It’s the first time I’ve ever entered any sort of awards so I’m delighted to say I’ve been shortlisted as a finalist in the Society of Garden Designers (SGD) Awards, for a contemporary private garden in Dulwich.
The SGD Awards, which cover all aspects of design from private domestic gardens to engaging public spaces, are the first and only national awards scheme dedicated to rewarding outstanding achievement in the garden and landscape design profession. Only real gardens are allowed, as opposed to the temporary show gardens you see at places like the Chelsea Flower Show.
Entries were open to projects with a practical completion period covering five years. This garden was approaching that time frame so has stood the test of time well. The planting is now mature with all the boundaries, shed and houses beyond effectively screened. The hard landscaping is still as good as new, thanks to the excellent construction work of a trusted landscape contractor.
Since completed I’ve been back regularly to check on the garden’s progress and have tweaked some of the planting as necessary. With the changing seasons and constant cycle of nature, gardens never stand still so some changes to the planting are inevitable. It’s been good to be involved with the garden over that time to ensure that any changes are in keeping with my original vision for the garden.
The winners of the awards won’t be announced until an awards ceremony in November, to be hosted by TV personality and designer James Alexander-Sinclair. Until then, my fingers are tightly crossed!
This week saw the official opening of a school garden I designed for the pupils of St John’s & St Clement’s Church of England Primary School in SE15. It’s been a really interesting project to do and it’s great to see the children enjoying the finished result.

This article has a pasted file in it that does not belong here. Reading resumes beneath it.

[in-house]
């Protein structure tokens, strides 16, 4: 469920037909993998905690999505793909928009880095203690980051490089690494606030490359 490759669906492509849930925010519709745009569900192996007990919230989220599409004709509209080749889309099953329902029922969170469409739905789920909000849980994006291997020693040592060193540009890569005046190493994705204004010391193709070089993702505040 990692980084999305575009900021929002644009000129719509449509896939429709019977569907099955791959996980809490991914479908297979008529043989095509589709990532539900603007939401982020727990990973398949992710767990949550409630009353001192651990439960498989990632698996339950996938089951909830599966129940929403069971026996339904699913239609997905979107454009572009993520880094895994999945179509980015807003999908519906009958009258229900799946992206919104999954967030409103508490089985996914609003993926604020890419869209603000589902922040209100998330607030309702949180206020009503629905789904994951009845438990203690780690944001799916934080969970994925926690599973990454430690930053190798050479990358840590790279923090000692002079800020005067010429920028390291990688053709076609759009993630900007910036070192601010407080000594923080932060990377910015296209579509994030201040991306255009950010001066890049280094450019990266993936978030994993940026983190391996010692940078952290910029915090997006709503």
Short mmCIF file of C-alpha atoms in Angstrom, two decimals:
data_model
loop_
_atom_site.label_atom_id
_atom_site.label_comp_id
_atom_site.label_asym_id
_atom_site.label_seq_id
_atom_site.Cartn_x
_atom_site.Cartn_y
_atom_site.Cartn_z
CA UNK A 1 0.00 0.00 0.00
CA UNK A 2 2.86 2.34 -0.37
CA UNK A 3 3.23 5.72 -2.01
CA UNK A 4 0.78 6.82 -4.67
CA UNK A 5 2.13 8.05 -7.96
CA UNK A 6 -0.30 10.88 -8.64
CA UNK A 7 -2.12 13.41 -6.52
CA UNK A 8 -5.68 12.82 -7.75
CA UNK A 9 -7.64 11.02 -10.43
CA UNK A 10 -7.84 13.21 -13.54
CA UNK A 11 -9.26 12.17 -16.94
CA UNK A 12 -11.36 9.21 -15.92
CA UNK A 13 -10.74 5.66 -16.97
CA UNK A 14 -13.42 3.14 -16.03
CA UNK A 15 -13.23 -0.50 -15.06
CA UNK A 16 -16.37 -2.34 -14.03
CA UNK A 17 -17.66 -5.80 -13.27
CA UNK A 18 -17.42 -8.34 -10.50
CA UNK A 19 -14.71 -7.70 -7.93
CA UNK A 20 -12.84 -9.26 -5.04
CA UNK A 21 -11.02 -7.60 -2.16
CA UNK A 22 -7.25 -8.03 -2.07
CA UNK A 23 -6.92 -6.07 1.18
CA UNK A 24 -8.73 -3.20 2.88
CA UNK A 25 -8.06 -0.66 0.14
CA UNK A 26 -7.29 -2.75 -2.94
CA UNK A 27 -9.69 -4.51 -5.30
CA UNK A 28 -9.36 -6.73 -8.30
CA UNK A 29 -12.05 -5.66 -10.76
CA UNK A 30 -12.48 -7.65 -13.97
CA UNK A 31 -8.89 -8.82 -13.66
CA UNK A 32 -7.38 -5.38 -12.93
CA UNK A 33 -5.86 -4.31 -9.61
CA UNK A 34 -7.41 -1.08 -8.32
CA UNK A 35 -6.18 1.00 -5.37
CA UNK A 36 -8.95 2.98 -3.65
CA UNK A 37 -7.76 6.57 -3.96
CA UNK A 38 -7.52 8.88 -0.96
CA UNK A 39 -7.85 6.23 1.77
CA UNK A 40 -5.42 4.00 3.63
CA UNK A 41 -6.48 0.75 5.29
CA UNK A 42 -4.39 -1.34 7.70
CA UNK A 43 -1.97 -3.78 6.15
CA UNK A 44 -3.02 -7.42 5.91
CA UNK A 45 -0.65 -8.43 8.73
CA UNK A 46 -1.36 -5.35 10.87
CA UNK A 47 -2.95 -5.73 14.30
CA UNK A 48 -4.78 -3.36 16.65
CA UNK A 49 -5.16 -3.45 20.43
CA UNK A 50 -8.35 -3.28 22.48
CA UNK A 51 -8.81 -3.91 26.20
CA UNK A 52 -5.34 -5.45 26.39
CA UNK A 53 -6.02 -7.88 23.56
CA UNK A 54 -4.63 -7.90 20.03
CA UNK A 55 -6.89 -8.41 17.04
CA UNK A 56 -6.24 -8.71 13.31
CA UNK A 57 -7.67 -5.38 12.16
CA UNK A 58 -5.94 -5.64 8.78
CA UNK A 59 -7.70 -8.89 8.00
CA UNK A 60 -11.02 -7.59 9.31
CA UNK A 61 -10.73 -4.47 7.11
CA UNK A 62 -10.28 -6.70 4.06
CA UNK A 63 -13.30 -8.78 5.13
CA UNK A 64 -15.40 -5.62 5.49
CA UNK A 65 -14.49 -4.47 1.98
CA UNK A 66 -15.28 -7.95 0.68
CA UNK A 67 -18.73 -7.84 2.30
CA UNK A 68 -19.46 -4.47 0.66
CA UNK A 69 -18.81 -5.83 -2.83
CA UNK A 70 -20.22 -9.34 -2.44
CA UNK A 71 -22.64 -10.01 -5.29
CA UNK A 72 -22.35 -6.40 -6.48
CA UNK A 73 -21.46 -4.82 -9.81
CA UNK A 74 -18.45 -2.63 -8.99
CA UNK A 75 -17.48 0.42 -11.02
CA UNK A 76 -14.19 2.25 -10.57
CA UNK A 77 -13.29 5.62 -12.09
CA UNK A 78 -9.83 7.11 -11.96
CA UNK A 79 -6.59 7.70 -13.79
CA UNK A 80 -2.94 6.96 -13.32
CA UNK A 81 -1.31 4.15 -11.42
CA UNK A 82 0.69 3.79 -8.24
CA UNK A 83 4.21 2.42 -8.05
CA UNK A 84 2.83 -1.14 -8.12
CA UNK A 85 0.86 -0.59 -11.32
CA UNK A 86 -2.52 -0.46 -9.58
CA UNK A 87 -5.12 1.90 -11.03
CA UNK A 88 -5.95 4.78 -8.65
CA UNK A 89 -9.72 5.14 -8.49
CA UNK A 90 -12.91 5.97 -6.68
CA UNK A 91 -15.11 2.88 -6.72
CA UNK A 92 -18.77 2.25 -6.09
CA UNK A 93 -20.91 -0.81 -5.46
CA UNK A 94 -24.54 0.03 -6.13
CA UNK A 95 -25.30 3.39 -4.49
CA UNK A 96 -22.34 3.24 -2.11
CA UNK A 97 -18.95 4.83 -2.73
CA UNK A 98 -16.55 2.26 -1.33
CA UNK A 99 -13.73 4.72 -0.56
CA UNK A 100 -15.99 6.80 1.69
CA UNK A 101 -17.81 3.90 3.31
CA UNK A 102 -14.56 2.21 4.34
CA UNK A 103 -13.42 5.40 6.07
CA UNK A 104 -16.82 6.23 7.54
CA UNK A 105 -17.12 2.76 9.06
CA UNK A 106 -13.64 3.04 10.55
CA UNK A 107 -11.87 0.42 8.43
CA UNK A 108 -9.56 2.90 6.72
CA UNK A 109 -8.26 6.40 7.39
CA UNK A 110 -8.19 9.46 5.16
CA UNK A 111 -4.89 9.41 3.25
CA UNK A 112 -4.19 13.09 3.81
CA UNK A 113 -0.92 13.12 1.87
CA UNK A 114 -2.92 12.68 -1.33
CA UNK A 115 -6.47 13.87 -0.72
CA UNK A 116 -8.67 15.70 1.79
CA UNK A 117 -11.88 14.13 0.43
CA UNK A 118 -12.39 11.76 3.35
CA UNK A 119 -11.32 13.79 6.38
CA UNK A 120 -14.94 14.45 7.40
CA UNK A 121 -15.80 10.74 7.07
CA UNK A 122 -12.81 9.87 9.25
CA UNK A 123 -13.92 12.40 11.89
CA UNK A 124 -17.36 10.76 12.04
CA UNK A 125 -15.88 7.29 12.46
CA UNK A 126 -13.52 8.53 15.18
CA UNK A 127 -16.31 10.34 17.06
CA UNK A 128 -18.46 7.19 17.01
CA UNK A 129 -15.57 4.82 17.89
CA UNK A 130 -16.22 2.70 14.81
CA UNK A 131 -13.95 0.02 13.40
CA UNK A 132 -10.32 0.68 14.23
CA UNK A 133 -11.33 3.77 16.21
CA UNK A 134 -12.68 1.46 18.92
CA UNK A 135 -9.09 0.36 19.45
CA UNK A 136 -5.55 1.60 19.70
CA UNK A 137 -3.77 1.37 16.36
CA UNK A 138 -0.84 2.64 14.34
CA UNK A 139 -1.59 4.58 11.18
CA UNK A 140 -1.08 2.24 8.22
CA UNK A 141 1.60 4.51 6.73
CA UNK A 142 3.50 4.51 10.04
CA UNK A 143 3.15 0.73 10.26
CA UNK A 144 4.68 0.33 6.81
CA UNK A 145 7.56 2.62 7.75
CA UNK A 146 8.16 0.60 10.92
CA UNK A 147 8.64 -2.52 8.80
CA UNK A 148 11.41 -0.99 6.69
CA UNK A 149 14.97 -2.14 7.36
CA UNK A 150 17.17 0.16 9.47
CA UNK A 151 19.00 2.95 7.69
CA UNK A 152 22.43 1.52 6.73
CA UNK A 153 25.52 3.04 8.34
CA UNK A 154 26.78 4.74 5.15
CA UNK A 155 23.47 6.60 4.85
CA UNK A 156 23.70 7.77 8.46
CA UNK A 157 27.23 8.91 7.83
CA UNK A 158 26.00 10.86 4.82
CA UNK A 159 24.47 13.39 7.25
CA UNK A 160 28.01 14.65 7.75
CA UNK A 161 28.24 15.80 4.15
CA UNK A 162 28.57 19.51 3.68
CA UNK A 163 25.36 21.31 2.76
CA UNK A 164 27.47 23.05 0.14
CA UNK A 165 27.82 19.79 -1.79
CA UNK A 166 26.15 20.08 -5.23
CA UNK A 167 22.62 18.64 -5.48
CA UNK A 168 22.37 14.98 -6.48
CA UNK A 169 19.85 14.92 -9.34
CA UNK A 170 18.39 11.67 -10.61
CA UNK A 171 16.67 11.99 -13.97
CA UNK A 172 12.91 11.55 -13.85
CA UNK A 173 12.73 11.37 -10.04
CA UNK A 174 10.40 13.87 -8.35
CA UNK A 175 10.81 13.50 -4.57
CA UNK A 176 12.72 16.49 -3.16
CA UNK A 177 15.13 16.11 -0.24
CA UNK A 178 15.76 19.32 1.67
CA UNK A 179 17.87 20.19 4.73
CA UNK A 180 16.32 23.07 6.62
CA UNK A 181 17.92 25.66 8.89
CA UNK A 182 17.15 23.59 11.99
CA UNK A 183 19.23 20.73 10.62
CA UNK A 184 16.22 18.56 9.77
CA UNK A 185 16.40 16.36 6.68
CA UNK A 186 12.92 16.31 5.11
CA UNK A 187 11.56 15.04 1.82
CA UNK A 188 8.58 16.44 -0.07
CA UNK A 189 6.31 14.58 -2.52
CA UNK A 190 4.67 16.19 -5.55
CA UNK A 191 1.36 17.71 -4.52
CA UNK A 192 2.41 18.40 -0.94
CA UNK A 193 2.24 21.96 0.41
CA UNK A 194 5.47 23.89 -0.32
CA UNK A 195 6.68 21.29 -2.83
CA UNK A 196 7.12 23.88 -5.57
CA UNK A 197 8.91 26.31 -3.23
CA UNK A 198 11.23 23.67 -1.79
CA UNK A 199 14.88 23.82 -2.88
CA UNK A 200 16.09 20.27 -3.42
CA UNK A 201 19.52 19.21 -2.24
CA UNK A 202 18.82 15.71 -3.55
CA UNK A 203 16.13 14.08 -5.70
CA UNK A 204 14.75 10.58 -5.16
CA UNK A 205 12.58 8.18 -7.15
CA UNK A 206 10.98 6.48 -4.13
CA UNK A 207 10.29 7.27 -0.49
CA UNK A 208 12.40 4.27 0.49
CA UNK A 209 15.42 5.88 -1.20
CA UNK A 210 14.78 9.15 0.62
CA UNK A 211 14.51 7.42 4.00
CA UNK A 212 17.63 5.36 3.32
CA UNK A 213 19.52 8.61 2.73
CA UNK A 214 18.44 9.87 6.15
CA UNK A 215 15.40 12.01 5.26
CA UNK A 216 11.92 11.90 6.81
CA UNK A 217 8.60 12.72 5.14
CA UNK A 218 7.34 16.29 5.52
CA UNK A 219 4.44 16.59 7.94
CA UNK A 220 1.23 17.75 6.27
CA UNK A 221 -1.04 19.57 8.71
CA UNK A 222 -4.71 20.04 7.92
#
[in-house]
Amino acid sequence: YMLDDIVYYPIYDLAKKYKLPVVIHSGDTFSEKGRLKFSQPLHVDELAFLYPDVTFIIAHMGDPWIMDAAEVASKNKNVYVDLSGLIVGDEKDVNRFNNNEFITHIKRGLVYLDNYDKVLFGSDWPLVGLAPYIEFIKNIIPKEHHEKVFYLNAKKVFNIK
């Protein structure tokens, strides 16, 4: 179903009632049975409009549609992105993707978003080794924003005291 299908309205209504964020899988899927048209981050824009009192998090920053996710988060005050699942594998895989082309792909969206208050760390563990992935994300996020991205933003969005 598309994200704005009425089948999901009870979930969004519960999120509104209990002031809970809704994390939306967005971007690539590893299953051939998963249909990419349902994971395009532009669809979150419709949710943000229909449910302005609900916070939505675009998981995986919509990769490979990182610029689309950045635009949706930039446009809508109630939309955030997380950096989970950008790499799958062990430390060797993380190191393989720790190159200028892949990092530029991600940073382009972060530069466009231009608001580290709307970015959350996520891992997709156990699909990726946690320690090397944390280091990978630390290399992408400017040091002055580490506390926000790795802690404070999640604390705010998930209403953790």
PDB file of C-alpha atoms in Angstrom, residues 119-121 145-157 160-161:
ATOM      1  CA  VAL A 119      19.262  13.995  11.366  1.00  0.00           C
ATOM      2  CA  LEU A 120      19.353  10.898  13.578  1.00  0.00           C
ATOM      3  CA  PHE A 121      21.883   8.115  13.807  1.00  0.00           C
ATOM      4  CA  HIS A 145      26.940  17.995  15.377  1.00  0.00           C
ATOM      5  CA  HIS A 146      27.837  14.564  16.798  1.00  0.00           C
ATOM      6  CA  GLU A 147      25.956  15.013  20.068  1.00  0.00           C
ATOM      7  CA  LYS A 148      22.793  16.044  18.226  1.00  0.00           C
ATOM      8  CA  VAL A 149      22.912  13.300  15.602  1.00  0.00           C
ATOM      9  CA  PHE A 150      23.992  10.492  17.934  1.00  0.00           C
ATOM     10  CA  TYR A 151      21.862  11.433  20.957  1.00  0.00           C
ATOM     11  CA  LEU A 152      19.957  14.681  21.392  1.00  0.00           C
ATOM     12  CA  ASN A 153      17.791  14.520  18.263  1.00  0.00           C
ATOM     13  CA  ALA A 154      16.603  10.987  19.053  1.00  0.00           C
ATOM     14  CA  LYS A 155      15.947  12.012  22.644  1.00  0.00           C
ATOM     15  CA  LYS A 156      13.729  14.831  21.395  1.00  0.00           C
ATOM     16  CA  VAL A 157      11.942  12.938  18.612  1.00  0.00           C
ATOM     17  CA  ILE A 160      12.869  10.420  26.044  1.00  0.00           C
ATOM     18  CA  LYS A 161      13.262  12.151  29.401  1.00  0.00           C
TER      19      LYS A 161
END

Bishop of Southwark opens new school garden designed by Tim Mackley
The initial brief for the garden involved wide consultation with pupils, parents and staff, so there were a broad range of views, suggestions and requirements to take into account. Up until now the school had no green space at all, so the two main purposes of the garden have been to create a space for outdoor lessons and to create a peaceful green environment for the children to use during playtimes and lunchtimes.
The design solution provides a multi-purpose space that includes an outdoor classroom with curved benches and overhead shade sail, a circular sandstone nautical compass, sundial, tree seat, arch, flower beds and a winding woodland path under three Himalayan birch trees.
The garden was also designed with sustainability in mind. It was created on land reclaimed from an adjacent house owned by the school and by demolishing unused and unsafe outbuildings. Use of permeable surface materials means all rainwater now drains on-site. All the timber structures and furniture are made with wood from sustainably managed forests. A beehive-style compost bin allows for garden waste to be composted and used in the garden, whilst biodiversity is encouraged with log piles and a range of nectar-rich flowering plants to attract bees, butterflies and other wildlife.
And what about encouraging the children to grow their own food, I hear you cry. Well, there are already some brick raised beds in the main playround used for this purpose, so it wasn’t part of the brief for the new garden.
The garden was officially opened on Monday by the Bishop of Southwark in front of all the school children – over 400 in all. And it didn’t even rain!
I believe it’s really important for children to have access to green space and to connect with the natural environment. I hope this new garden helps stimulate their learning and instill a wonder and respect for plants and nature.